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What Was the Arms-for-Hostages Iran-Contra Affair?


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Others took the fall, but the arms-for-hostages scandal known as the Iran-Contra affair was the result of ideological conceits Ronald Reagan and George H.W. Bush ardently supported.

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Question: What Was the Arms-for-Hostages Iran-Contra Affair?
Answer: The Iran-Contra affair was a constitutional crisis that embroiled the Reagan administration in its last two years (1986-88), raised the prospect of Ronald Reagan’s impeachment, clouded the presidency or George H.W. Bush and contributed to keeping it from extending to a second term.

The scandal entailed illegal funding and arming of Nicaragua’s right-wing contras fighting the leftist Sandinista regime as well as illegally trading arms with Iran in exchange for the release of seven American hostages held by Iranian-sponsored militants in Lebanon. Profits from arms sales to Iran were to be used to buy weapons for the contras.

How the Reagan Administration Systematically Broke the Law

Congress had forbidden the Reagan administration from supporting the Nicaraguan Contras, and the administration’s public stance was never to negotiate with hostage-takers, terrorists or Iran. In every case, the administration secretly broke policy and countered congressional directives by launching what was essentially a privatized foreign policy operation. The operation’s point men were the National Security Council’s Robert McFarlane (1983–85) and John Poindexter (1985–86) and NSC staffer Marine Lt. Col. Oliver North.

The scandal eventually implicated numerous and senior members of the Reagan administration, including President Reagan himself, Vice President George Bush, Secretary of State George P. Shultz, Secretary of Defense Caspar W. Weinberger, Director of Central Intelligence William J. Casey, and national security advisers McFarlane and Poindexter. While Weinberger and Shultz dissented from the policy decision, Weinberger eventually gave in by ordering the Department of Defense to provide the necessary arms to Iran and the Contras.

What a Life Was Worth

“The market price was set: One American citizen is worth 300 TOW antitank missiles, or 50 Hawks and 200 TOWs,” wrote Terry Anderson in Den of Lions, the account of his seven-year captivity in Lebanon. (Hawks are surface-to-air missiles; TOW is the acronym for "TOW" stands for "Tube-launched, Optically-tracked, Wire-guided" missiles). Anderson was referring to a Dec. 5, 1985 memo by North outlining the package of weaponry to be shipped to Iran by way of Israel. On Feb. 17, 1986, 500 TOW missiles were shipped from Israel to Bandar Abbas in Southwest Iran, according to Anderson (who had been the Associated Press’ bureau chief in Beirut before his captivity). A second shipment of 500 TOWs followed the same route on Feb. 27.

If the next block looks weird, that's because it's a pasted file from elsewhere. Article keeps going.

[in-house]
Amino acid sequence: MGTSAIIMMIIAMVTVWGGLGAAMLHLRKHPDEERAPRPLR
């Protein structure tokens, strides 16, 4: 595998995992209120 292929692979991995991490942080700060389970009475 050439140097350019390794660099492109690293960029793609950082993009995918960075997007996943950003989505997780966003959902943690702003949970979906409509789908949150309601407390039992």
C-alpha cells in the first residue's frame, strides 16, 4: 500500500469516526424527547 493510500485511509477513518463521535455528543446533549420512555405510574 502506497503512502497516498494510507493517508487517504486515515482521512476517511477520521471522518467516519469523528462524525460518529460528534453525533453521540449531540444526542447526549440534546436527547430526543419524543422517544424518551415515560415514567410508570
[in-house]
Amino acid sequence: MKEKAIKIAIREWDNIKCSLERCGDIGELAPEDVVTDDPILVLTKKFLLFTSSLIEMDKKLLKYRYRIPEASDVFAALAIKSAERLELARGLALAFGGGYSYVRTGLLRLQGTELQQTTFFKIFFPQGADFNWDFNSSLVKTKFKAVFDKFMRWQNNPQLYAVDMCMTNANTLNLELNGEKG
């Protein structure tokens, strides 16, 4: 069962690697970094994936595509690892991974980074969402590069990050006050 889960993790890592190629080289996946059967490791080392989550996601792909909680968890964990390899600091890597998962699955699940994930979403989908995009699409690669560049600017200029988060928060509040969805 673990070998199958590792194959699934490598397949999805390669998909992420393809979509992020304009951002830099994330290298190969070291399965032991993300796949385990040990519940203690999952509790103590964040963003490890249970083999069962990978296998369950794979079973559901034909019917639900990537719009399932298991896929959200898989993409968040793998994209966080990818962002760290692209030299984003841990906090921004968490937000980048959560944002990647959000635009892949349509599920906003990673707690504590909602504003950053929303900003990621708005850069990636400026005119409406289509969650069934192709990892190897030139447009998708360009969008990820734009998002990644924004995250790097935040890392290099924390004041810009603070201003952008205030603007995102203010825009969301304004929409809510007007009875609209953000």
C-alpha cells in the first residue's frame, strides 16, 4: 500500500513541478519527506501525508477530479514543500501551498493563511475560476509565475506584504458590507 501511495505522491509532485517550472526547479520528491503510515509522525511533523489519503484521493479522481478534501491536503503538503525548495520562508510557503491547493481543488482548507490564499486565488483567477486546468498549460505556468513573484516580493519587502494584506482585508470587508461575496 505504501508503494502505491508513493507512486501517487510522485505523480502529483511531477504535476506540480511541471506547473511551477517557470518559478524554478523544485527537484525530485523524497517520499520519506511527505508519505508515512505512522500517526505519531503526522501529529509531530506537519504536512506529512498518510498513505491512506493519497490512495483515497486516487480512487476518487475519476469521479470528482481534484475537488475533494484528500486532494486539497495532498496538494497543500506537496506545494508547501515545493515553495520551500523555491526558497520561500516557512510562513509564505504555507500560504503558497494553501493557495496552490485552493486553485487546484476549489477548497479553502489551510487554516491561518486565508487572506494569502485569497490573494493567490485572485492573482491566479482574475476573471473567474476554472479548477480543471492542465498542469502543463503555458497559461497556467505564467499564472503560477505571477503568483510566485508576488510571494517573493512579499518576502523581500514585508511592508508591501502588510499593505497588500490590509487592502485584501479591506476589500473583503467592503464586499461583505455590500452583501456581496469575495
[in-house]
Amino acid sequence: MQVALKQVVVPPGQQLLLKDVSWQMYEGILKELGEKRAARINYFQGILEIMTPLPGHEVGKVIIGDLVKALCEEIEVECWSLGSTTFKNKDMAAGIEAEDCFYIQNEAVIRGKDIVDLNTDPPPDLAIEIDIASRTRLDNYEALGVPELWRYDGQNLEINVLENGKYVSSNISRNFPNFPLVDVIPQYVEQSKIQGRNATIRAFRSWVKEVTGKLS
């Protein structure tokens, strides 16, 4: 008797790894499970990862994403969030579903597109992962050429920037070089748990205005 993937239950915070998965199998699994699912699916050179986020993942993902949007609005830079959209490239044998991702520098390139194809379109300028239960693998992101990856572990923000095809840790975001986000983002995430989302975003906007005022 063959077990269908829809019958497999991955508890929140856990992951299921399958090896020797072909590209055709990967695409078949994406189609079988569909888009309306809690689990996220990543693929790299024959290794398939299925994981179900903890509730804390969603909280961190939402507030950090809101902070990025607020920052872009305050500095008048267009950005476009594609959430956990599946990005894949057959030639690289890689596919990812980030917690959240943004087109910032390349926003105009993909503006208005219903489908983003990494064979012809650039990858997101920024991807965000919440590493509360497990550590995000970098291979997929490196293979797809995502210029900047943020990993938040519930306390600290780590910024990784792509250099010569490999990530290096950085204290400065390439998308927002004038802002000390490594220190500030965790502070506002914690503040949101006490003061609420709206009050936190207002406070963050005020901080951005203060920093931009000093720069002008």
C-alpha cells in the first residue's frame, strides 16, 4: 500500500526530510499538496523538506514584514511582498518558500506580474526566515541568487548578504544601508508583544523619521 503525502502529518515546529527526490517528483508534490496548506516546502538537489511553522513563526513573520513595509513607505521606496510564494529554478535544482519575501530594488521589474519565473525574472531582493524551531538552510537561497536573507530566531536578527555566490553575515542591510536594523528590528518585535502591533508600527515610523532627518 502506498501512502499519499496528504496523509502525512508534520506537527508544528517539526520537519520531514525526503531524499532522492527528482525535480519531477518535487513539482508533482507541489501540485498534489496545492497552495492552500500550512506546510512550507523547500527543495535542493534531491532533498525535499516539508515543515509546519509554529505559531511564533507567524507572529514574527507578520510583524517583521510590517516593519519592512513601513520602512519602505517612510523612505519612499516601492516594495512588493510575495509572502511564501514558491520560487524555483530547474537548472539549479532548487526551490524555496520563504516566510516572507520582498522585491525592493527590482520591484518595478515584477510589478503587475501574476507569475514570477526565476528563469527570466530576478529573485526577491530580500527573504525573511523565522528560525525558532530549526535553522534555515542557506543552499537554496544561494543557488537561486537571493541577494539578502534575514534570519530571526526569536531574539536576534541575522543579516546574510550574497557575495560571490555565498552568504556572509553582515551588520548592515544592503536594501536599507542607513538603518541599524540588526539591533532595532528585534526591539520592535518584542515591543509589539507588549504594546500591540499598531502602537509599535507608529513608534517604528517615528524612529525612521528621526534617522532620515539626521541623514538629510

“No hostages were released,” Anderson wrote. “However, North got something else out of the deal. The Americans had heavily overcharged Iran for the missiles they had sent,” so even after all involved took their cut, “millions of dollars were left over, and ‘off the books’—that is, with no need to account for it, since officially it didn’t exist. That money, it occurred to North very quickly, could be used for another project dear to both his and Reagan’s hearts: the Nicaraguan Contras.”

The Scandal Breaks

Hints of an illegal operation first appeared on Oct. 5, 1986, when Nicaraguan government soldiers shot down a CIA cargo plane carrying weapons to the Contras, including 50,000 rounds of ammunition for Soviet-built AK-47 automatic rifles, rifles, grenades and boots. The Reagan administration immediately denied involvement, claiming the plane had been operated privately. But the one surviving crewmember, Eugene Hasenfus, five days later publicly implicated the CIA.

The scandal broke in earnest on Nov. 3, 1986, when the Lebanese weekly, Al-Shiraa, published an account of McFarlane’s visit to Tehran (the magazine got some details wrong: McFarlane was in Tehran in May 1986, not in September) and revealed the secret dealings between Reagan administration officials and Iran over weapons, hostages and Iran’s promise to stop supporting “liberation movements in the world.”

A Mostly Successful Cover-Up

“When these operations ended,” Independent Prosecutor Lawrence Walsh concluded in his report in August 1993, “the exposure of the Iran/contra affair generated a new round of illegality. Beginning with the testimony of Elliott Abrams and others in October 1986 and continuing through the public testimony of Caspar W. Weinberger on the last day of the congressional hearings in the summer of 1987, senior Reagan Administration officials engaged in a concerted effort to deceive Congress and the public about their knowledge of and support for the operations. Independent Counsel has concluded that the President's most senior advisers and the Cabinet members on the National Security Council participated in the strategy to make National Security staff members McFarlane, Poindexter and North the scapegoats whose sacrifice would protect the Reagan Administration in its final two years. In an important sense, this strategy succeeded. Independent Counsel discovered much of the best evidence of the cover-up in the final year of active investigation, too late for most prosecutions.”

See a list of prosecutions, convictions and pardons following the Iran-Contra scandal.

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